Indonesia PDPL: Everything You Must Know

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Do you have business interests in Indonesia? Or collect its residents’ data for commercial purposes? If so, you must comply with the Indonesia Personal Data Protection Law (“PDP Law”).

Like many data protection laws, Indonesia’s PDP Law works to protect the privacy rights of its residents. To do this, the law places several obligations on businesses that handle Indonesians’ personal data.

This guide unpacks everything you need to know about Indonesia’s PDP Law, including what it entails, who it applies to, how you can comply, and the potential penalties if you don’t.

Let’s dive in!

Key Takeaways

Indonesia’s PDP Law is the country’s national data privacy law. It grants Indonesians several rights over their personal data and requires businesses to maintain specific data protection standards.

If your business handles the personal data of Indonesians, compliance with the PDP Law is a must. Your duties include (but aren’t limited to) getting valid consent when necessary, reporting data breaches promptly, and implementing adequate data security safeguards.

Non-compliance with Indonesia’s PDP Law invites monetary fines, civil lawsuits, and criminal charges of up to 5 years in prison.

What is Indonesia’s PDP Law?

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What is Indonesia’s PDP Law.jpg

The Personal Data Protection Law (PDPL) is a landmark legislation that protects people’s fundamental right to privacy in Indonesia. It’s officially known as Law No. 27 of 2022 on the Protection of Personal Data.

Before the PDPL, Indonesia had a patchwork system with over 30 different laws addressing specific aspects of its data protection. Together, these were called the “PDP Regulations.”

The PDP Law harmonizes these scattered regulations into a single data protection framework. It regulates how businesses (i.e., data controllers and processors) collect, analyze, store, transfer, and delete personal data within and beyond Indonesia’s borders.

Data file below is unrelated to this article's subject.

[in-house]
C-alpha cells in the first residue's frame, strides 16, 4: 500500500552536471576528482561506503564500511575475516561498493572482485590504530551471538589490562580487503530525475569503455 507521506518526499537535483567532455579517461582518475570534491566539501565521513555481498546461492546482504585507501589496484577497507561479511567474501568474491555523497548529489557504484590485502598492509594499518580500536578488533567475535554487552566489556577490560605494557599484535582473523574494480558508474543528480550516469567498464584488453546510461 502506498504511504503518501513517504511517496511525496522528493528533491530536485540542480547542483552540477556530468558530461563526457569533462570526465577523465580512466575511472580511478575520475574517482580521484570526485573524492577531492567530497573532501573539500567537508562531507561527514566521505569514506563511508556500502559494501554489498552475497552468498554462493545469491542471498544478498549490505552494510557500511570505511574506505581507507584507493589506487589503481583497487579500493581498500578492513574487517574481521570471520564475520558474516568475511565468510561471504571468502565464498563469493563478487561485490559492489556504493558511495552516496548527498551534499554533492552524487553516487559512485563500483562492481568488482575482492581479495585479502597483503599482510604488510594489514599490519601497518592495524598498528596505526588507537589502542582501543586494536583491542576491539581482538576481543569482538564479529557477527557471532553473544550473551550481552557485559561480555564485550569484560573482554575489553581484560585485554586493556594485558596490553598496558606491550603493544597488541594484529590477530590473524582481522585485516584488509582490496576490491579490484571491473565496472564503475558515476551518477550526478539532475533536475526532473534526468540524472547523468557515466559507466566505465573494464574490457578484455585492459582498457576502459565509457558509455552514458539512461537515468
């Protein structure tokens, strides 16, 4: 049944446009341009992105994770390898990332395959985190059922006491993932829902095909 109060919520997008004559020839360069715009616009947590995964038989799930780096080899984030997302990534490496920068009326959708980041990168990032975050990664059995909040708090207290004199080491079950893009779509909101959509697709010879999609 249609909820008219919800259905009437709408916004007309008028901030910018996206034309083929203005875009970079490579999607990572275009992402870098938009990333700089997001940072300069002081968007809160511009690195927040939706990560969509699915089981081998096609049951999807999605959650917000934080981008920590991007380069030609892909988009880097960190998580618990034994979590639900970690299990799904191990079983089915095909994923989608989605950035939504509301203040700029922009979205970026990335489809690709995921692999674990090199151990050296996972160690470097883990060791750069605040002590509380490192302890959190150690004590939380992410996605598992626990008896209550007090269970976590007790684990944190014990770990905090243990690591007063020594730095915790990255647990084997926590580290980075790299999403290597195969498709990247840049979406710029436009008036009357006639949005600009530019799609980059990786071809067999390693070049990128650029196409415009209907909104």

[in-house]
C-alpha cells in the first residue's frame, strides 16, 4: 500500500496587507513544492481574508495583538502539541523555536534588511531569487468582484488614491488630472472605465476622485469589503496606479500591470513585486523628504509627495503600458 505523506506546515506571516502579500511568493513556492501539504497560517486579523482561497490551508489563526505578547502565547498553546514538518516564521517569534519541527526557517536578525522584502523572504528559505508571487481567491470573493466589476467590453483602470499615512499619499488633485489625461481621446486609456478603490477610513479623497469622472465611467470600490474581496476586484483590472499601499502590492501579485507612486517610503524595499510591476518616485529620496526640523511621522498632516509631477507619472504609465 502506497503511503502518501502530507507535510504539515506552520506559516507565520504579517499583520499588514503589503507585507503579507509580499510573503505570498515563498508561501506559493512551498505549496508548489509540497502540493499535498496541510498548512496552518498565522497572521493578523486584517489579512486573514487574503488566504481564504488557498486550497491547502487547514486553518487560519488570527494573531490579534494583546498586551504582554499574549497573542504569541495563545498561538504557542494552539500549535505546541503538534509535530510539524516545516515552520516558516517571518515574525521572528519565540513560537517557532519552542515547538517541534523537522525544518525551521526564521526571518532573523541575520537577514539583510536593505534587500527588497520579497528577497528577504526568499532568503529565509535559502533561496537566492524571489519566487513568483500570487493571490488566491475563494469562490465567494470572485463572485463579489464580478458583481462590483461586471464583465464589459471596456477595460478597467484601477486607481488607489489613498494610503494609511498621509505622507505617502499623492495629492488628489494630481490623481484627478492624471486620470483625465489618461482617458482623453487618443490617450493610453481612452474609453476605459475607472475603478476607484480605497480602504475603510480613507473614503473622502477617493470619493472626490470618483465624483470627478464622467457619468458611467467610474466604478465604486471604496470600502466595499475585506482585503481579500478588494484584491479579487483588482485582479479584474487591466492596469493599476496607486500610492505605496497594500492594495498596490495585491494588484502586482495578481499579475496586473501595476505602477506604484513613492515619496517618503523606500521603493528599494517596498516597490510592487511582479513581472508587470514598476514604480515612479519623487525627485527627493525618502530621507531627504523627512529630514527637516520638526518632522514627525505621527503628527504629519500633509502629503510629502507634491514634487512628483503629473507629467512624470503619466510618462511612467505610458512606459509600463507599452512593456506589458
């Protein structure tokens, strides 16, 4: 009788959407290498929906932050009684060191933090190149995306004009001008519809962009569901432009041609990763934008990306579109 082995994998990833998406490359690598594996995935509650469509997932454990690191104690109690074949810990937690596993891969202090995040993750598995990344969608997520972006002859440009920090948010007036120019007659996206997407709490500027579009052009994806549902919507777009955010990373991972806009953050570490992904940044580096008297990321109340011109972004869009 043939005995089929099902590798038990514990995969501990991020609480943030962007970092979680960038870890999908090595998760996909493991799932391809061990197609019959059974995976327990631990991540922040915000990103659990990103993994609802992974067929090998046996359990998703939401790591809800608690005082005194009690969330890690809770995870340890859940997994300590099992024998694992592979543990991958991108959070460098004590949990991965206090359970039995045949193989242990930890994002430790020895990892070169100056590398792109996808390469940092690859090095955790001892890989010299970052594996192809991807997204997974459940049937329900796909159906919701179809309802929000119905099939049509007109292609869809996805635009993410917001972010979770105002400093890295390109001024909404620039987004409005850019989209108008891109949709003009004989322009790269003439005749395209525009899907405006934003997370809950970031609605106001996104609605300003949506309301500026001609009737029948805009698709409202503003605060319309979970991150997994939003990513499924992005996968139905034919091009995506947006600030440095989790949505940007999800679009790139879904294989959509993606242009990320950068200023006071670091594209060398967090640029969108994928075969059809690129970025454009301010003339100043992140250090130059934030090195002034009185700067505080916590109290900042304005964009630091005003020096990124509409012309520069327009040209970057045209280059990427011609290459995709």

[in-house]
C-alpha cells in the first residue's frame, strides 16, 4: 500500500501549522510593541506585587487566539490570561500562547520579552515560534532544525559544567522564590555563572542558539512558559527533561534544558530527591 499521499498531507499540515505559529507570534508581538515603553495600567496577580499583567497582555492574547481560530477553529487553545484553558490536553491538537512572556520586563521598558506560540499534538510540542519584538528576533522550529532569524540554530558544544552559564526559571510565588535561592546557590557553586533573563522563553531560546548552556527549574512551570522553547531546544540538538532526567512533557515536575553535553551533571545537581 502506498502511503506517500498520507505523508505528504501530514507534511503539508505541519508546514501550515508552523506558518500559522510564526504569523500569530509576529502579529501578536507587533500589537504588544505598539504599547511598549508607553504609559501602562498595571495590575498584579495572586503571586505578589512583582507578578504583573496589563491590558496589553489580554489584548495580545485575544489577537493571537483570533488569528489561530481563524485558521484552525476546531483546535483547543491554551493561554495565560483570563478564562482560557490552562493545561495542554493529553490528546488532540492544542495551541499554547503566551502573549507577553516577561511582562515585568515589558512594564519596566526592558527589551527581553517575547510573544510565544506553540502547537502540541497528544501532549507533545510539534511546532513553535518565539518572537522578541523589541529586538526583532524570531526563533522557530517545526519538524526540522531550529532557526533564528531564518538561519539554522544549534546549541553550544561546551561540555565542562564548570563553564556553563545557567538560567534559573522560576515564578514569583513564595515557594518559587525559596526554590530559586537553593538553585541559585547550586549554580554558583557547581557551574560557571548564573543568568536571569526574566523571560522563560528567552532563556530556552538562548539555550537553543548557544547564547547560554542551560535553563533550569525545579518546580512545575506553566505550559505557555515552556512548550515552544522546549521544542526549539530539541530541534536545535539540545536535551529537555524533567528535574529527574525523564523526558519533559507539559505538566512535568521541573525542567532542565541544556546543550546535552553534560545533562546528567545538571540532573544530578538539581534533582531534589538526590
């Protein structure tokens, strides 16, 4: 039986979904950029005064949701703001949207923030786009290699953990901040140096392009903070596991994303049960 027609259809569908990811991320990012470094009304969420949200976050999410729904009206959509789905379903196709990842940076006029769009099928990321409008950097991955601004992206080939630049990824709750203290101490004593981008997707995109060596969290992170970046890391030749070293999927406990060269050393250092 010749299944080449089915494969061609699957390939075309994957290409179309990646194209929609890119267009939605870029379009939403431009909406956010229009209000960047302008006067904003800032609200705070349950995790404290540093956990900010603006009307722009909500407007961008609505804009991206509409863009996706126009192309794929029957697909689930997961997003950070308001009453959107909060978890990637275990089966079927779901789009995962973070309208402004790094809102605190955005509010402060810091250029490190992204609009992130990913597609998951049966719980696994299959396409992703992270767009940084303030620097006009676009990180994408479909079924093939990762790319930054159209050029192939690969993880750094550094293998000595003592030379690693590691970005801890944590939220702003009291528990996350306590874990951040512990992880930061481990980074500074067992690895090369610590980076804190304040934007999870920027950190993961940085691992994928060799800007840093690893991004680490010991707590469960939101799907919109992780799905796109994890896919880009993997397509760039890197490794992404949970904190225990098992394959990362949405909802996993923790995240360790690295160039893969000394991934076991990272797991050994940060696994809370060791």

The PDPL was born out of a growing concern about the volume of personal data being handled in Indonesia and the security threats it poses.

Case in point, Indonesia suffered the highest number of ransomware attacks among South-Asian countries in 2021 and faced about 11 million cyber attacks in the first quarter of 2022. The need for a comprehensive data protection law became all too glaring.

In short, Indonesia’s PDP Law:

Gives Indonesians greater control over their data

Builds trust in the digital economy to attract domestic and international investment

Aligns Indonesia’s data protection with international standards like the EU’s General Data Protection Regulation (GDPR)

While formally enacted in October 2022, the PDPL provides a two-year grace period for businesses to comply with its provisions. Therefore, this period ends in October 2024.

What Type of Data Does the PDP Law Protect?

Like many other laws, Indonesia’s PDP Law distinguishes between standard personal data and a more delicate category (typically called Sensitive Personal Information).

In particular, Indonesia’s law classifies data into the following:

Personal data: Any information that directly or indirectly identifies a natural person. Typical examples include names, phone numbers, email addresses, online identifiers, etc.

Specific personal data: A sub-category of personal data considered particularly sensitive and requiring more stringent protection. Examples include (but aren’t limited to) children’s data, biometrics, criminal records, personal financial information, and health data.

Scope of Indonesia’s PDP Law

The PDPL casts a wide net, covering any entity processing personal data that meets one of these criteria:

Legal Consequences in Indonesia: If your data processing activities have legal ramifications within Indonesia, you fall under the scope of the PDP Law.

Impact on Indonesian Citizens: Even if you operate outside Indonesia, the PDP Law applies if your data processing affects Indonesian citizens, whether they’re within or outside the country.

Exemptions to Indonesia’s PDP Law